2) Following on from the above my ongoing WIP (and as I am congenitally incapable of finishing anything they are numerous) are stored in individual champagne gift boxes - I'd recommend this procedure to everyone - not only are they a very convenient size for both 15 and 28mm but you get an added glow of virtuousness as you help the environment by recycling them (and can get a very nice "glow" from the champagne as well - of course as a member of the drinks industry I can only recommend "responsible drinking").

3) I've only played in two wargames in the last four years (one ACW game hosted by "Eclaireur", and one big game organised by Dave Brown and Eclaireur using - mostly - Giles' delightful AWI Perry figures).

4) My wife is Lebanese and lived in Beirut throughout the Civil War. As a result she can identify the equipment used by the various factions involved just as well as any wargaming geek - she also has the endearing habit of making very occasional "when I lived in Beirut" comments while watching news from warzones on the telly (she really didn't like the Katyusha type rockets they used).

5) I've just celebrated my 10th wedding anniversary - although we lived together for several years before that (leading her rather religious mother back in Beirut to brand my wife a "hussy"). I think I admitted my liking for toy soldiers to her before we married, but I'm pretty sure the serious addiction didn't set in until later.

6) I've been arrested for being drunk in charge of a bicycle.

7) I've been spat on by Johnny Rotten.

I'm also expected to nominate some other blogs. So here we go:   This is a very nice new blog by a Kiwi who has built a superb 28mm Western town called "Leadwood". This is again a fairly recent blog that I discovered while looking at Blogs of War - see below. If you wish to see some super AB figures in the mass then this a good place to go. If you like to waste time browsing the web then this is a good place to go. A miscellany of wargaming goodness.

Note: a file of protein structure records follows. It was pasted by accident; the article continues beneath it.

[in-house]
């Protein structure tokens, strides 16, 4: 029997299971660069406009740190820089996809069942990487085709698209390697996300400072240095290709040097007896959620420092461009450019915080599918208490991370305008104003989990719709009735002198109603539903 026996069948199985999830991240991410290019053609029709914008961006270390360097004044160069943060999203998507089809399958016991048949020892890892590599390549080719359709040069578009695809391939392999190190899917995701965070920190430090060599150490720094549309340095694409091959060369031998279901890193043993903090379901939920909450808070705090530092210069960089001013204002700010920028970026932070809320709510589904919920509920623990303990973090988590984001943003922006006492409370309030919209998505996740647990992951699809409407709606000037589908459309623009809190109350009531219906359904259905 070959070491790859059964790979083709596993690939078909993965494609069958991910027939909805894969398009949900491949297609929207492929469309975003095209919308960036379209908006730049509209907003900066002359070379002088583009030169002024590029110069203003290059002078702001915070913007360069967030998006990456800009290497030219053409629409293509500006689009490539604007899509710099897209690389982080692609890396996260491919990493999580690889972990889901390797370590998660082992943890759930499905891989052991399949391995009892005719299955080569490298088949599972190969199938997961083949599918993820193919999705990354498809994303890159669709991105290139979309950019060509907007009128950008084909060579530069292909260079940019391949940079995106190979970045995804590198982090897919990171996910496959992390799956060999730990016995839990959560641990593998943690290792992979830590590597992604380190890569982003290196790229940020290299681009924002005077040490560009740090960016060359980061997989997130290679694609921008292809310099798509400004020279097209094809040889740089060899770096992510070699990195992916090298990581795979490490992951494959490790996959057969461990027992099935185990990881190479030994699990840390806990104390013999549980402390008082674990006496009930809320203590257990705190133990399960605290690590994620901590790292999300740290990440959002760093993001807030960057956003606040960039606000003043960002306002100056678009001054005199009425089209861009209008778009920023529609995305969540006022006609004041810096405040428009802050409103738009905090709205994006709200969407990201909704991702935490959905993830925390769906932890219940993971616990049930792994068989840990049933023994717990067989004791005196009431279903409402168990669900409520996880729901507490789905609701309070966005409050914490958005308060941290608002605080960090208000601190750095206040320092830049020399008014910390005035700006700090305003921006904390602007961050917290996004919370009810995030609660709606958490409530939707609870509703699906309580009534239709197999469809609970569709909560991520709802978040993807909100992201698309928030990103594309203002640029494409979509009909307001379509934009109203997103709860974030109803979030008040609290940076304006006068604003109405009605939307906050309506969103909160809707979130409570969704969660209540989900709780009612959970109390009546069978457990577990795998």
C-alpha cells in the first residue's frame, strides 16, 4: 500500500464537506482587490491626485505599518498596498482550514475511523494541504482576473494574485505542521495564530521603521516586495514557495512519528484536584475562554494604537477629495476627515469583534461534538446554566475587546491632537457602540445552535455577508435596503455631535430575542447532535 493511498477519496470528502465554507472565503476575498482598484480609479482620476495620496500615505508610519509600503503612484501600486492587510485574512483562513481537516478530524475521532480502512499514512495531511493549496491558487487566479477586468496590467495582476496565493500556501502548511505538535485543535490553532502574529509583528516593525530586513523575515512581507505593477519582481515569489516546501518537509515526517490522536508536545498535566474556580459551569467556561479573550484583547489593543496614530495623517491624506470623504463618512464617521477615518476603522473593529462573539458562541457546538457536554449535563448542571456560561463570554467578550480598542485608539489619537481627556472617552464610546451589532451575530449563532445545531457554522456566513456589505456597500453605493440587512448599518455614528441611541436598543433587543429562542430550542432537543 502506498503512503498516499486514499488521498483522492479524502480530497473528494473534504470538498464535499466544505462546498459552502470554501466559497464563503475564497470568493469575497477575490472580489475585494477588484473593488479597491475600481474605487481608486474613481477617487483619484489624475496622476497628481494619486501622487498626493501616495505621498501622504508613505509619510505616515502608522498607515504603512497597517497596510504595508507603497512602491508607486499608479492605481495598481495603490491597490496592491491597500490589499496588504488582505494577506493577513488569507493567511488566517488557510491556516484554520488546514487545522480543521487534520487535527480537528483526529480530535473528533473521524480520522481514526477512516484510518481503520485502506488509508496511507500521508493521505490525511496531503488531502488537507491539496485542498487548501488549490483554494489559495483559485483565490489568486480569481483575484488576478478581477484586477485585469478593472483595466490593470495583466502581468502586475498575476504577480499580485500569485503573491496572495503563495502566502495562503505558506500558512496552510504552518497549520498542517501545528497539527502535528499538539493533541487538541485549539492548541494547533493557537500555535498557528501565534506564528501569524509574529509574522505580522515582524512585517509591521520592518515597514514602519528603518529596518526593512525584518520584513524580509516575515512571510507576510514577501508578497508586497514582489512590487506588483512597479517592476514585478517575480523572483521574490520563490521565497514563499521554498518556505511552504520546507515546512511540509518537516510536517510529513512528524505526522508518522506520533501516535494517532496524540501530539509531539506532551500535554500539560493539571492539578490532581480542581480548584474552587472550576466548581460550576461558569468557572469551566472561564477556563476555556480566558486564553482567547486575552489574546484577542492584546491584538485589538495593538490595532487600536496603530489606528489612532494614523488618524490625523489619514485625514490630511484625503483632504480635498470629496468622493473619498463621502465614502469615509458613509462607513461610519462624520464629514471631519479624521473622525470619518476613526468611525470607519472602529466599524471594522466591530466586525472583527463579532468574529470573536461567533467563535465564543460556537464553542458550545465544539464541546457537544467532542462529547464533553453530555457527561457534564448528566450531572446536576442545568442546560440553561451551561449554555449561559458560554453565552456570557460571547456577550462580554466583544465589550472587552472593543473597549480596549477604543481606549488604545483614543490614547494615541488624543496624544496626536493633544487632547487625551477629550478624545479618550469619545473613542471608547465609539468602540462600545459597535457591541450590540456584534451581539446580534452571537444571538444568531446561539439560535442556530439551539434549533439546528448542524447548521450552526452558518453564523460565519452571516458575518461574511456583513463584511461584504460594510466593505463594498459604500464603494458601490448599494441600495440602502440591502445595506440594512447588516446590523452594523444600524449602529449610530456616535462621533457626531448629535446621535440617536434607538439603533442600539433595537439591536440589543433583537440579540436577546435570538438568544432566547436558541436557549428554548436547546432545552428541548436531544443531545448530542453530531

Monday, 9 May 2011

New Unit Completed (Well Sort Of)

So, for some time now I've been painting figures as I feel like it (infrequently) and also I've been painting what I feel like painting - the result of all this is...that I have lots of part painted units but not a lot of complete battalions. I've also got a tendency to browse eBay and pick up more unpainted lead (after all, the fact I'm too lazy to paint what I have already is neither here nor there) - and these toys are never going to go down in price, only up, so why not buy now and save myself money in the future?

Over the past couple of years I've bought several lots of painted figures from various sources, and what I've figured out is that, if you take care putting them together and rebase them, then the differences in painting styles isn't quite so obvious. I usually put them aside once I've bought them and only base them when I can put together a what we have here is something of a "composite battalion" in that its been painted by at least four painters and includes four makes of figures (AB, Battle Honours, Old Glory and Fantassin).